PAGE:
Geochemical behaviour and transport of radionuclides in saline systems with organic matter relevant to a final repository site

Because of their high radio- and chemotoxicity in conjunction with very long half-lives, actinides are in the focus of long-term safety analyses in the selection process for a repository site. Clay rock, one of the potential host formations, is characterised by a very high adsorption capacity towards cationic species. However, their interaction with negatively charged ligands (organic, inorganic) and charge screening effects at high ionic strengths may subvert this barrier function.

HS Transport
Transport of humic matter in a clay drill core. For imaging by Positron Emission Tomography, the humic substance was radiolabelled with 124I.

This project, realised in collaboration with the division “Surface Processes”, focuses on the effects of high salt concentrations, which are typical of ground and pore waters in clay rock. Owing to the difficult experimental handling of highly saline systems, there is a general lack of data and process understanding. In the work packages performed by our group, we take advantage of the outstanding analytical potential of radiotracer methods.

As a central part, spatially resolved investigations of transport processes are conducted by means of Positron Emission Tomography, using drill cores as well as samples prepared by compaction of powdered materials. Primarily, the influence of salinity is studied, also in systems with salinity gradients. Effects of elevated temperature and compaction pressure are investigated as well. Besides diffusion, advective transport in disturbed zones with preferential pathways is considered. Here, “self-healing” processes are a topic of interest. Model simulations are performed by finite element calculations on the basis of transport equations and statistical methods.

Advective transport of contaminant metals can be considerably facilitated by complexation with mobile carriers such as humic substances or humic-like clay organics, but little is known on their influence at high ionic strengths. Colloidal stability and metal-humic interaction are therefore investigated in the presence of NaCl, MgCl2 and CaCl2 up to high concentrations, and the effect on metal adsorption onto clay materials is studied. The additivity of interaction parameters in such ternary systems is critically examined. Surface complexation models are applied to describe competition effects on the basis of chemical equilibria. Limitations due to slow kinetic processes, leading to an increase in complex inertness, are explored in tracer exchange studies.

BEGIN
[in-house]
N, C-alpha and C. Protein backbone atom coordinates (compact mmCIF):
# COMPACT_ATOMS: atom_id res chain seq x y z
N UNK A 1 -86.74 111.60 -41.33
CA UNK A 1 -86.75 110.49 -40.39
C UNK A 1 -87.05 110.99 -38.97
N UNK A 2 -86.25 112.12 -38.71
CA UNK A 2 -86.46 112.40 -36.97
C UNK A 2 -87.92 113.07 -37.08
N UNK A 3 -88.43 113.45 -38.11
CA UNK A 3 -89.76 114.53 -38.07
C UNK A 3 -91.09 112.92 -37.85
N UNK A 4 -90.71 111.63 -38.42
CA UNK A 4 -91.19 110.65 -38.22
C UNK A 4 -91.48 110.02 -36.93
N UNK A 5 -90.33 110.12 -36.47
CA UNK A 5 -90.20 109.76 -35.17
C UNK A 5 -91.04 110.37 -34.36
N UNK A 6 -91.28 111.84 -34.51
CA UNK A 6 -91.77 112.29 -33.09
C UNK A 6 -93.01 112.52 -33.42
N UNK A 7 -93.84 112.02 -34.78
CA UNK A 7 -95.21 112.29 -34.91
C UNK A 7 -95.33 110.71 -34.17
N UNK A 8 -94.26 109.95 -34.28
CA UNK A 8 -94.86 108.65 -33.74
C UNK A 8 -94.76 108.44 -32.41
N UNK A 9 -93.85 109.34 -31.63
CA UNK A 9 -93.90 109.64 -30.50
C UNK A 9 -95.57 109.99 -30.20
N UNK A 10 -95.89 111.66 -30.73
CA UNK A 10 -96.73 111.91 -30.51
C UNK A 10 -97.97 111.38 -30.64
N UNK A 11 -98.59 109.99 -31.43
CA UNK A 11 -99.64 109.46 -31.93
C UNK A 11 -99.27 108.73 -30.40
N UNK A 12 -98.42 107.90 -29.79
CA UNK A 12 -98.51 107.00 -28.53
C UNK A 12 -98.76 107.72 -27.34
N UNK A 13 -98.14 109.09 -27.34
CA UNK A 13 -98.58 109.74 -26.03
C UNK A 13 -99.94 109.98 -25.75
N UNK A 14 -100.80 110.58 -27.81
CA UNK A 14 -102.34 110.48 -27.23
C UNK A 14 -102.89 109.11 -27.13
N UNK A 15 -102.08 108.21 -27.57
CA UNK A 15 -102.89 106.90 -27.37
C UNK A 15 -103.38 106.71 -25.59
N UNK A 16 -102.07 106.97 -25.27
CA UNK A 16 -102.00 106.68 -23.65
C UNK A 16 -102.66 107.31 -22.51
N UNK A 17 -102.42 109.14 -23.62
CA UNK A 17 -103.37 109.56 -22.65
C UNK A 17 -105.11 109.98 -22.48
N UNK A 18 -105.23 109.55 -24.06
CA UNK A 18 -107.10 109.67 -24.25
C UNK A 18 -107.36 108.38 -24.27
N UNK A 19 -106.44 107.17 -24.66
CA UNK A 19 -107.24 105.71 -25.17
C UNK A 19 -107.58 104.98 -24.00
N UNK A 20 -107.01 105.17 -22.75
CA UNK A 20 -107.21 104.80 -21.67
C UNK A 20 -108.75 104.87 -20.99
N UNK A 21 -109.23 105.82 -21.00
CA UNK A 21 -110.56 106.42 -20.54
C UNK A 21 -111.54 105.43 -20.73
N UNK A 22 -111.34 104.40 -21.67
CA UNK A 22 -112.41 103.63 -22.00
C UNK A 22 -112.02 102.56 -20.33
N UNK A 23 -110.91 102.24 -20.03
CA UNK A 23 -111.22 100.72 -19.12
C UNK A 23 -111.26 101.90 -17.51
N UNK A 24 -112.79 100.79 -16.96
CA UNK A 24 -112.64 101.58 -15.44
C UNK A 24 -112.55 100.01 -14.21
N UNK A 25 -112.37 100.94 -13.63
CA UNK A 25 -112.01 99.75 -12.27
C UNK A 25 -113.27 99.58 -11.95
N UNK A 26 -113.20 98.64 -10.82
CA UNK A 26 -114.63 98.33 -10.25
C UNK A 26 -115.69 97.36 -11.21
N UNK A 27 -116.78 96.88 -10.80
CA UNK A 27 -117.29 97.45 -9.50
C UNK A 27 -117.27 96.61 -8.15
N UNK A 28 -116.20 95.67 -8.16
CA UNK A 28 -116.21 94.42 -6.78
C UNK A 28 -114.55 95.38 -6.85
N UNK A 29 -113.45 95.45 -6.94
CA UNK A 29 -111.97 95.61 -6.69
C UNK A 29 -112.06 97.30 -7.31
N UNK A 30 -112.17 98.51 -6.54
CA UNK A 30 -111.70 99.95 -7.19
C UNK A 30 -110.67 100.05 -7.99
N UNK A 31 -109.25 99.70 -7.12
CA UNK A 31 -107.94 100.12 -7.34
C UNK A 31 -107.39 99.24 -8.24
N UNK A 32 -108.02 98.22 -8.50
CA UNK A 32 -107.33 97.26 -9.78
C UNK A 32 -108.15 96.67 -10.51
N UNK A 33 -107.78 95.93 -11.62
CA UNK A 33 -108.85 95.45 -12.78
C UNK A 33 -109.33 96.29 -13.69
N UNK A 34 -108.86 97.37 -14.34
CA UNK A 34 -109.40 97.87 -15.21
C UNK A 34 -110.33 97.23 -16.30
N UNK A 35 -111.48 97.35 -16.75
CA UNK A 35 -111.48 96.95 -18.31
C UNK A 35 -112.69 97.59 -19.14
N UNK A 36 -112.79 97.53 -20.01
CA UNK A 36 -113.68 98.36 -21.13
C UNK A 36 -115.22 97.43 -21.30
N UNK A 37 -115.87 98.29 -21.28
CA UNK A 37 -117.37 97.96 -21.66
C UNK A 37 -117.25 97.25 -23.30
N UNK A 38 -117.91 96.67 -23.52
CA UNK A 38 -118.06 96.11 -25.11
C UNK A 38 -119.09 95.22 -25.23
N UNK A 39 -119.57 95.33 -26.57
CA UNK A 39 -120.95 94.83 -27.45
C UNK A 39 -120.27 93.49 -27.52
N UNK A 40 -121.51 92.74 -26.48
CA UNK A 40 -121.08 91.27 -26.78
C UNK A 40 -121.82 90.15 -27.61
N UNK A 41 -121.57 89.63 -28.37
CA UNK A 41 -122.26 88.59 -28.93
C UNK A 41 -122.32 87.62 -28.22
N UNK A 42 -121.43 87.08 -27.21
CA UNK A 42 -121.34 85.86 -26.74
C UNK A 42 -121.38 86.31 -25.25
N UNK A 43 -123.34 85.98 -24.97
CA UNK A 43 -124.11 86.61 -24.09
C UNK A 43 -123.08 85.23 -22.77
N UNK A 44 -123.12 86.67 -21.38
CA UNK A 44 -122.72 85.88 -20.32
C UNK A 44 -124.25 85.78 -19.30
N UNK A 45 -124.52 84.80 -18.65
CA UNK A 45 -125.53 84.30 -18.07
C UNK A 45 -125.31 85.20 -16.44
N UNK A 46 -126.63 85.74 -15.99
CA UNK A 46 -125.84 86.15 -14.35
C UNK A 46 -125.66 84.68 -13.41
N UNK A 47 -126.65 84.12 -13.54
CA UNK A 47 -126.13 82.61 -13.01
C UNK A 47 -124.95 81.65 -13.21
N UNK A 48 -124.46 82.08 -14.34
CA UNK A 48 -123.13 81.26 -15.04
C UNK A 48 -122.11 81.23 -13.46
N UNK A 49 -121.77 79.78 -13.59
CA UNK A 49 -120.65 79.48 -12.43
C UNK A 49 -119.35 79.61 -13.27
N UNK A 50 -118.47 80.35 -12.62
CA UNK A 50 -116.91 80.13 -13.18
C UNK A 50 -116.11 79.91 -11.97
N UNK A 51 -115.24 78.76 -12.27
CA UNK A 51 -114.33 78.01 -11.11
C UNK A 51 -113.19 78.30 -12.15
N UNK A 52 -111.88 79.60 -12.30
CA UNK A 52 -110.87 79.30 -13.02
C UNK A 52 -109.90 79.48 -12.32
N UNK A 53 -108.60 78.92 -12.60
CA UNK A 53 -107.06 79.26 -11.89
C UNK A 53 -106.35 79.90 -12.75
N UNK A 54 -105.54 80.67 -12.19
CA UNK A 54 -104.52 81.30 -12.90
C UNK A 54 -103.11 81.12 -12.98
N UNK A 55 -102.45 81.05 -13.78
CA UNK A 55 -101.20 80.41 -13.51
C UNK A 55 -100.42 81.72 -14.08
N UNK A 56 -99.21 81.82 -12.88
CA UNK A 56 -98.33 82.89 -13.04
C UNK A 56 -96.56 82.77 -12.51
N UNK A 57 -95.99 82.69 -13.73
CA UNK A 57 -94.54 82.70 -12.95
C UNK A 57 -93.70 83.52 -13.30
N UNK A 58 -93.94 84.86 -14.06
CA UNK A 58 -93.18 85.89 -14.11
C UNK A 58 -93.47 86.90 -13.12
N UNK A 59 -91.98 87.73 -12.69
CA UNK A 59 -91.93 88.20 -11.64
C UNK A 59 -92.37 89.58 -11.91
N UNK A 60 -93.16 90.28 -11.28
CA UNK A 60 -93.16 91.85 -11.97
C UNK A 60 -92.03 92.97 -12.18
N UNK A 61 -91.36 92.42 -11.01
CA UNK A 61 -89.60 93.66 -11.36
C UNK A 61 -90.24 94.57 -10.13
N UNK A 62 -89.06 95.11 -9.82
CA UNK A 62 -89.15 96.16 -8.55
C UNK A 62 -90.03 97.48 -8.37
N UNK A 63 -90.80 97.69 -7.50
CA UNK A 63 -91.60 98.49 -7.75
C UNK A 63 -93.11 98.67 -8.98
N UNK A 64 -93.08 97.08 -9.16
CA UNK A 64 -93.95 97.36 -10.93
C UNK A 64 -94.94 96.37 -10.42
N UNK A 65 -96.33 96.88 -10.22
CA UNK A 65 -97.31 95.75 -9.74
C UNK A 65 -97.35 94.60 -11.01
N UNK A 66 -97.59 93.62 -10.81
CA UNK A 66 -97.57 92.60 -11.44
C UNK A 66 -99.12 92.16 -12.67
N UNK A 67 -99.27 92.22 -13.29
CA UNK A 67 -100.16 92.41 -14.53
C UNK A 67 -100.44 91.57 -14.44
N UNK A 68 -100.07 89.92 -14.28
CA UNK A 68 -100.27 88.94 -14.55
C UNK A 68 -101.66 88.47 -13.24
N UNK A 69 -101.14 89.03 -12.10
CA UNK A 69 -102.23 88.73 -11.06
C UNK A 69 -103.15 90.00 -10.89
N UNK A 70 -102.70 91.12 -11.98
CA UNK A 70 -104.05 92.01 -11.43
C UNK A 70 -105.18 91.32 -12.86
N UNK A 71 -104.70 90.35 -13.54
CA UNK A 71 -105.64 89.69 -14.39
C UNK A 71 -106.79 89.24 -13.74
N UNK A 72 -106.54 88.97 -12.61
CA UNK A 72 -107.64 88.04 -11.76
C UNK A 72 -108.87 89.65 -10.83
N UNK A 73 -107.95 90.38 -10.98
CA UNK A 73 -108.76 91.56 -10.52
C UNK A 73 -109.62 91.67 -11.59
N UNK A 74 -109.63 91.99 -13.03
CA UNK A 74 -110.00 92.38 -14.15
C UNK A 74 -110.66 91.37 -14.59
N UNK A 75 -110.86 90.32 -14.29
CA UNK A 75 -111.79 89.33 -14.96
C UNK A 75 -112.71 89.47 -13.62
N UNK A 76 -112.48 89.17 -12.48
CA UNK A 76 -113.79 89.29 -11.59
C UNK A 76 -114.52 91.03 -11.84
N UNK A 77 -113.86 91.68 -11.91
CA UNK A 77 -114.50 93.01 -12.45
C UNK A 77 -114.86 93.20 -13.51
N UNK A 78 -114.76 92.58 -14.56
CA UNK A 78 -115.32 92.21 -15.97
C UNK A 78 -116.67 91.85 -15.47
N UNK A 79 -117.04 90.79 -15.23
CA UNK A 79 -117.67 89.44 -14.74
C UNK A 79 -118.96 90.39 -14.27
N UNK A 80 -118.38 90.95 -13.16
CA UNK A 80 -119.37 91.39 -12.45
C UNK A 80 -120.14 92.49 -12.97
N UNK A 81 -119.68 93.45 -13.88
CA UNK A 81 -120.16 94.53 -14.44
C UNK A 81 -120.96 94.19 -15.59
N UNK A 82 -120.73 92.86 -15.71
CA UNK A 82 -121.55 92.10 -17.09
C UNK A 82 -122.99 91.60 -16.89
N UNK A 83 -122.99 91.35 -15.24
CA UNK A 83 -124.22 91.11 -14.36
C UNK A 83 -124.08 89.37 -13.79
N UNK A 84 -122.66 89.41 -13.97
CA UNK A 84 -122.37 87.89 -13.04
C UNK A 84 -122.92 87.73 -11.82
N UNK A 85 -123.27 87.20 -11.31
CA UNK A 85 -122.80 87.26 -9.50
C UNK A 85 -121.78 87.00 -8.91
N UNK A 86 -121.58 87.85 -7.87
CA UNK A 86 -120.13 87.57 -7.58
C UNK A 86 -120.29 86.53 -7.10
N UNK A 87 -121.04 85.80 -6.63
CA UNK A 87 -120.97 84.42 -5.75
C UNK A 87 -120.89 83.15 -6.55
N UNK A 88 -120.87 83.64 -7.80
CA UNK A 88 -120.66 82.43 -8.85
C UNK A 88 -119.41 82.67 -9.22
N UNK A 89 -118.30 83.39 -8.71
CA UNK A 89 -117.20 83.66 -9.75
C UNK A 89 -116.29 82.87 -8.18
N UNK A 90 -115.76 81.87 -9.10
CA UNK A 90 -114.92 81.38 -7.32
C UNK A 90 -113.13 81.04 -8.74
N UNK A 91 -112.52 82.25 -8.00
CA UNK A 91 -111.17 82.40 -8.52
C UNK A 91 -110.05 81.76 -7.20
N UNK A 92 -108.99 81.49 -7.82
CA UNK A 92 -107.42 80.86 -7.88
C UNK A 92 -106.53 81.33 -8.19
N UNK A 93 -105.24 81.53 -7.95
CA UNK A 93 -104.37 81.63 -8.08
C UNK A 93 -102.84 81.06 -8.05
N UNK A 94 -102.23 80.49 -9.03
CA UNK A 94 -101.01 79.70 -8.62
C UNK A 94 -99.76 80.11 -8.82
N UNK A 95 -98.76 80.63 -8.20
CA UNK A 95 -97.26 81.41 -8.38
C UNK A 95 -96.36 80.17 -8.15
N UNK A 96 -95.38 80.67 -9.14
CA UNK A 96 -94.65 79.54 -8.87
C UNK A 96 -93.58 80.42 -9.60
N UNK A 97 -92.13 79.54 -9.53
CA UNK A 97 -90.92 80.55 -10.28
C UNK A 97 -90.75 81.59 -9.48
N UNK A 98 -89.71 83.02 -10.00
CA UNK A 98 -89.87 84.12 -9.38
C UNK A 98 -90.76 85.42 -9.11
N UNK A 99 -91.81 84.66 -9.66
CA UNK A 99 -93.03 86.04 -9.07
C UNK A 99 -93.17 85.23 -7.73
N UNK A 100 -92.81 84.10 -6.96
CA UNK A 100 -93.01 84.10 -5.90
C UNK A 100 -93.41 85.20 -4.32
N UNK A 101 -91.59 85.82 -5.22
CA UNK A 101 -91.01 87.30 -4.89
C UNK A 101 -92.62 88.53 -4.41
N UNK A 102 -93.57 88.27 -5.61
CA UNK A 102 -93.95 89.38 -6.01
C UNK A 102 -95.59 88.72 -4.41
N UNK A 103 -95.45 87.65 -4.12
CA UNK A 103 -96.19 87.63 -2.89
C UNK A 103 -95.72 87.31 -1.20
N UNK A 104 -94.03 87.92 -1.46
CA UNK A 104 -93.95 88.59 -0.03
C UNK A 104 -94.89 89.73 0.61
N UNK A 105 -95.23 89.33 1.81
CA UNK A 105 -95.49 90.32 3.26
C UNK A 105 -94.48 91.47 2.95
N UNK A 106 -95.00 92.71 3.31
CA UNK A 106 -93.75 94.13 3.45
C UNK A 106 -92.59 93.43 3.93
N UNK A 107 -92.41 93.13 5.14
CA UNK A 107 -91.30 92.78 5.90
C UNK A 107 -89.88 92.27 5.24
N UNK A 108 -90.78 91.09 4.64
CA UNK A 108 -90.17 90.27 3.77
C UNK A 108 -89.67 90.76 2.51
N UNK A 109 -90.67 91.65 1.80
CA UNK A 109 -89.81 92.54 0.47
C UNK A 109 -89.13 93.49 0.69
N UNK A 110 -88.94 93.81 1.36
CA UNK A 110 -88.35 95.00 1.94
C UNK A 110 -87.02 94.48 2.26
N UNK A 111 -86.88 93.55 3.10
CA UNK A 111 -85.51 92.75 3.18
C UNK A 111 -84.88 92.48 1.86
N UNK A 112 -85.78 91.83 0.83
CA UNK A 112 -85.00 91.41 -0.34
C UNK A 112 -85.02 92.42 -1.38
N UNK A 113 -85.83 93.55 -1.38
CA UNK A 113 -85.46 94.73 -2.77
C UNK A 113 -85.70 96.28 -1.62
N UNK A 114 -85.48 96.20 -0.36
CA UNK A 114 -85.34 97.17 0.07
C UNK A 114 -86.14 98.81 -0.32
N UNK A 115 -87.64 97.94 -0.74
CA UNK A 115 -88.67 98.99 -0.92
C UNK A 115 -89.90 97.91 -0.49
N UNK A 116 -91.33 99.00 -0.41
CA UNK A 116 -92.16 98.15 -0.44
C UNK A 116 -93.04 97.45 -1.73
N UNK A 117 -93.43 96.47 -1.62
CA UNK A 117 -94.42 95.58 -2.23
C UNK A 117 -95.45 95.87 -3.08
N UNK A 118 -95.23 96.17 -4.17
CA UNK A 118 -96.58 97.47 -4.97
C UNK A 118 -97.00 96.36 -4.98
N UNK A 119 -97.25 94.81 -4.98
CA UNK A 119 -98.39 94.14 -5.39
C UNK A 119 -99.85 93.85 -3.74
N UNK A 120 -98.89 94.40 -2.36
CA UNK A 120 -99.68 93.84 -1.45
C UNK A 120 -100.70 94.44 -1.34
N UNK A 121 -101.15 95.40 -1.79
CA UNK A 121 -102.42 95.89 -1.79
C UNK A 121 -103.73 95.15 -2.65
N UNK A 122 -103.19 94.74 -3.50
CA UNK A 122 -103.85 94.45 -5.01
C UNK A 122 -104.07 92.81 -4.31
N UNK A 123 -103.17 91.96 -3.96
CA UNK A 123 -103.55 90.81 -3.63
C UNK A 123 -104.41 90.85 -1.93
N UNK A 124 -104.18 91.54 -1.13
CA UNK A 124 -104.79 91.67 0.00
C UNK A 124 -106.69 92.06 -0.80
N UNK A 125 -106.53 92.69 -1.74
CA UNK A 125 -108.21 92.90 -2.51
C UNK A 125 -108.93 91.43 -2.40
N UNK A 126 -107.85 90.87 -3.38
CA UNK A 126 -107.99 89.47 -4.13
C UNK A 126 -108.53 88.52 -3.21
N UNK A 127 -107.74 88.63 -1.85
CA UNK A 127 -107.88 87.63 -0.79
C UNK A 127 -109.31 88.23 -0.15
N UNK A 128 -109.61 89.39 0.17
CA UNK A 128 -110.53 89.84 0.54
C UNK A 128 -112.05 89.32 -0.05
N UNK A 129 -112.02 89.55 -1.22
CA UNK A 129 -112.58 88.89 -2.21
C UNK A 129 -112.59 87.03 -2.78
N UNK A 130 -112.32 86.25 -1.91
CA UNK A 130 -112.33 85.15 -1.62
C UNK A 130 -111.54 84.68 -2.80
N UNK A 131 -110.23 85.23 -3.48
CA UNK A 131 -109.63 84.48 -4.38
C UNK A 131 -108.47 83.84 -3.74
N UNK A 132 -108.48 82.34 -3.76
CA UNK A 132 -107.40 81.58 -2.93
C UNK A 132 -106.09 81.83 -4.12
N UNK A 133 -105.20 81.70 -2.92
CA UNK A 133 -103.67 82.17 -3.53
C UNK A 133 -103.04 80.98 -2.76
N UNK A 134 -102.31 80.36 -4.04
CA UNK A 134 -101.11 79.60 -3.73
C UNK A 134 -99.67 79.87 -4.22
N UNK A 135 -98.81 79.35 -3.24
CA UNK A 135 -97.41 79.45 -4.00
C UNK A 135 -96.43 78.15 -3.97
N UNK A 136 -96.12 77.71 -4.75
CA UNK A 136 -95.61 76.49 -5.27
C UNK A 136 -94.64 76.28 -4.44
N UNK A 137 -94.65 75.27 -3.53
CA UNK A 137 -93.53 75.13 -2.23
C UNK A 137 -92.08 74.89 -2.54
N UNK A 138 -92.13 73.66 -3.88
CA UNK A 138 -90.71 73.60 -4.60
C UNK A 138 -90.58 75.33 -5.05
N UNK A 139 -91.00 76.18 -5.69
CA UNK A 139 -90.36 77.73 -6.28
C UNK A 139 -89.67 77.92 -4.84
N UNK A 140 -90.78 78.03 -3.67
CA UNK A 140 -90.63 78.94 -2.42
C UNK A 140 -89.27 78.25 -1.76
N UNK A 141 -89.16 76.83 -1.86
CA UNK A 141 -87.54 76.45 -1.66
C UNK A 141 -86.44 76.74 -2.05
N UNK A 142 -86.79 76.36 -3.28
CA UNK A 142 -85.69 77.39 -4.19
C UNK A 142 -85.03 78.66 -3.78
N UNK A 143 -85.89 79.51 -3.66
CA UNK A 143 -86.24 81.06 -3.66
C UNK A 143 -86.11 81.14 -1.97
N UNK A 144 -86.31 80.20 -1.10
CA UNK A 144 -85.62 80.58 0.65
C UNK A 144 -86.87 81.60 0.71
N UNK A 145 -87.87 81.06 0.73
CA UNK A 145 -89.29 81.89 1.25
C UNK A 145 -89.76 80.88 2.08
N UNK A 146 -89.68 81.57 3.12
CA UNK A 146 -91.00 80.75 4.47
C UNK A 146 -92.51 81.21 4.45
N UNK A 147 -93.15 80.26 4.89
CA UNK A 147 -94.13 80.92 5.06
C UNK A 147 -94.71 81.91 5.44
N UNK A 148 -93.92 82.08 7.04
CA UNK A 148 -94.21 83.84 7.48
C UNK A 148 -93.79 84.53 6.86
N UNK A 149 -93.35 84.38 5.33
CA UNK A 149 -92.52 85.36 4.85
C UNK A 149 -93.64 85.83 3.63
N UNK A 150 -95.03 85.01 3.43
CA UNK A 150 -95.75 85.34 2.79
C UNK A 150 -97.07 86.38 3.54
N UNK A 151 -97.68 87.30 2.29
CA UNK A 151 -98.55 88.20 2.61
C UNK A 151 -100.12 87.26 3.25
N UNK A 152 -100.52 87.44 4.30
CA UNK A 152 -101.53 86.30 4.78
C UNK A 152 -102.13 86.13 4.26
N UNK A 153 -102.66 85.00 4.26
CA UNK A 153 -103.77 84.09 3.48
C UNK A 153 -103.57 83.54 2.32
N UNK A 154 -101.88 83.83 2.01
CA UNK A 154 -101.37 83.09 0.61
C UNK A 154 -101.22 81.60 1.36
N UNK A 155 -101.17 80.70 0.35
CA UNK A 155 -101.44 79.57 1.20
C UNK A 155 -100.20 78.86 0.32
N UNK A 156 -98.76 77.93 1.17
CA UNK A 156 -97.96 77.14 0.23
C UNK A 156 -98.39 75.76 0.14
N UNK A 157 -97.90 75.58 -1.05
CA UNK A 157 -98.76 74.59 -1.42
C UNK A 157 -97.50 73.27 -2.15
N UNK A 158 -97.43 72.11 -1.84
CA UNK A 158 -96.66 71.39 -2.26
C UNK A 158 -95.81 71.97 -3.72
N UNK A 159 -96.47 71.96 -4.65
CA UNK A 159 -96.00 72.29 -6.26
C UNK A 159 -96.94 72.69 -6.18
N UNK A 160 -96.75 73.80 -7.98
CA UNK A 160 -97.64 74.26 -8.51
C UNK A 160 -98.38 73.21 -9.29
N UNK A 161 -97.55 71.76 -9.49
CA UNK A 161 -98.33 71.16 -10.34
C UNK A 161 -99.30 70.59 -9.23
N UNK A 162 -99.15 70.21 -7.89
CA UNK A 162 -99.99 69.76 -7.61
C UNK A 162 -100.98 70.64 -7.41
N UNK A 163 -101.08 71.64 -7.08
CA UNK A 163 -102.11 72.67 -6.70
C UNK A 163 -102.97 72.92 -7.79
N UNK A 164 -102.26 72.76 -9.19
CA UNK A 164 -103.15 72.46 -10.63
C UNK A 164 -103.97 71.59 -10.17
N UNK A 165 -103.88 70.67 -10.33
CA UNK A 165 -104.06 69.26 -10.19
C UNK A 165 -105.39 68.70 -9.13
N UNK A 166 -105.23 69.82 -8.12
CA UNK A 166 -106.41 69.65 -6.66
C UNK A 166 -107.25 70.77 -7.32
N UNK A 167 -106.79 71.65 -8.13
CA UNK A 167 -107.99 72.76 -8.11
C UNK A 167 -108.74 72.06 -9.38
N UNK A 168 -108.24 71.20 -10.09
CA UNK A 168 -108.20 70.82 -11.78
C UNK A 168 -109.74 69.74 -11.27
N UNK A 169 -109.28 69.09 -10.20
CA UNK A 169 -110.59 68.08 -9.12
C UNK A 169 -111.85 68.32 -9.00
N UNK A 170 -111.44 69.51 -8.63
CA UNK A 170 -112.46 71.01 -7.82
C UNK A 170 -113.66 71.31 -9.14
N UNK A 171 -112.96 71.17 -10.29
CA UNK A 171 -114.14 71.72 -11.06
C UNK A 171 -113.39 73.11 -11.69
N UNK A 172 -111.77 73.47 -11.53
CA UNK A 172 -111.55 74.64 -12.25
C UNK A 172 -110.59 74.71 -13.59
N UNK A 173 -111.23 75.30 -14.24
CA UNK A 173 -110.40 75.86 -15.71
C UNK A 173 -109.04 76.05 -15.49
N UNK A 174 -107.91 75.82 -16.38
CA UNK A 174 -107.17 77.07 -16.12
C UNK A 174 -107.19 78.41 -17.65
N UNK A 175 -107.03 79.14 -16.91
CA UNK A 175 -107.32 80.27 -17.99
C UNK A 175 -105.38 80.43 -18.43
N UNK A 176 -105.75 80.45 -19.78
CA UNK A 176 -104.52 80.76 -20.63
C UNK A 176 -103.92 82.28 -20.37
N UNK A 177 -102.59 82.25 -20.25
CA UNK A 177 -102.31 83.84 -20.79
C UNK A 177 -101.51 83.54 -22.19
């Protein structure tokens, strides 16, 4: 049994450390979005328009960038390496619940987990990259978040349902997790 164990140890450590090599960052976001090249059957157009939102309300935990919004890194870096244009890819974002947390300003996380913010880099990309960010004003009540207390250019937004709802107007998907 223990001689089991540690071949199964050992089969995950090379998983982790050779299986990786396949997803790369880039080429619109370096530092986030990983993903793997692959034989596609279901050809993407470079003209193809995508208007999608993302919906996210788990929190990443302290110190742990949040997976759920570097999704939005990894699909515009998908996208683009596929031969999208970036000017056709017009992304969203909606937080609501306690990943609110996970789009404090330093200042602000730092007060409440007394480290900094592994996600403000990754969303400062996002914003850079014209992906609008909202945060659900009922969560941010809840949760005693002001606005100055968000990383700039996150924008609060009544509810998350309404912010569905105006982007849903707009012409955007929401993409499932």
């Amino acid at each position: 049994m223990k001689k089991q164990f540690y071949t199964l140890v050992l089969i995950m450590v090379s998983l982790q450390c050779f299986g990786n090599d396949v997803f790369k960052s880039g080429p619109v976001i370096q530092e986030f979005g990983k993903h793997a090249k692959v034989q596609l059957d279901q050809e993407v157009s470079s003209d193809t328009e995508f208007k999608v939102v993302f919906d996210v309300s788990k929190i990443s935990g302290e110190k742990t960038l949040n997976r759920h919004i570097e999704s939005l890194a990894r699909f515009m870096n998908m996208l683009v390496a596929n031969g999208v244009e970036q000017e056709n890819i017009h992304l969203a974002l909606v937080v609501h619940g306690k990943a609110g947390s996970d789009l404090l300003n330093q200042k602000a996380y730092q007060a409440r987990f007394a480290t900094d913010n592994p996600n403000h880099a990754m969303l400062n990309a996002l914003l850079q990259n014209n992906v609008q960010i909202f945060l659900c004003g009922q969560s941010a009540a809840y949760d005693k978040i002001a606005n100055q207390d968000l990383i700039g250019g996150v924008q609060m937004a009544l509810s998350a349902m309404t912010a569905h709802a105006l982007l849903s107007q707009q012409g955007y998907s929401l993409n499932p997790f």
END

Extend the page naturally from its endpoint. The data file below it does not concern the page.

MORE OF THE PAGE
The project is integrated in an established research network of institutions with leading expertise in actinide geochemistry. The joint project is funded by the German Federal Ministry of Economics and Technology (BMWi).

Contacts: Collaborating institutions:

Dr. Johannes Kulenkampff

Dr. Holger Lippold

Maria Poetsch

Marion Gründig

Dr. Katja Schmeide (project coordination, division "Surface Processes")

Johannes Gutenberg University Mainz, Institute for Nuclear Chemistry

Karlsruhe Institute of Technology (KIT), Institute for Nuclear Waste Disposal

Saarland University, Institute of Inorganic and Analytical Chemistry and Radiochemistry

Technical University Dresden, Department of Radiation Protection

Technical University Munich, Department of Chemistry - Theoretical Chemistry

University of Heidelberg, Institute of Physical Chemistry

University of Potsdam, Institute of Chemistry - Physical Chemistry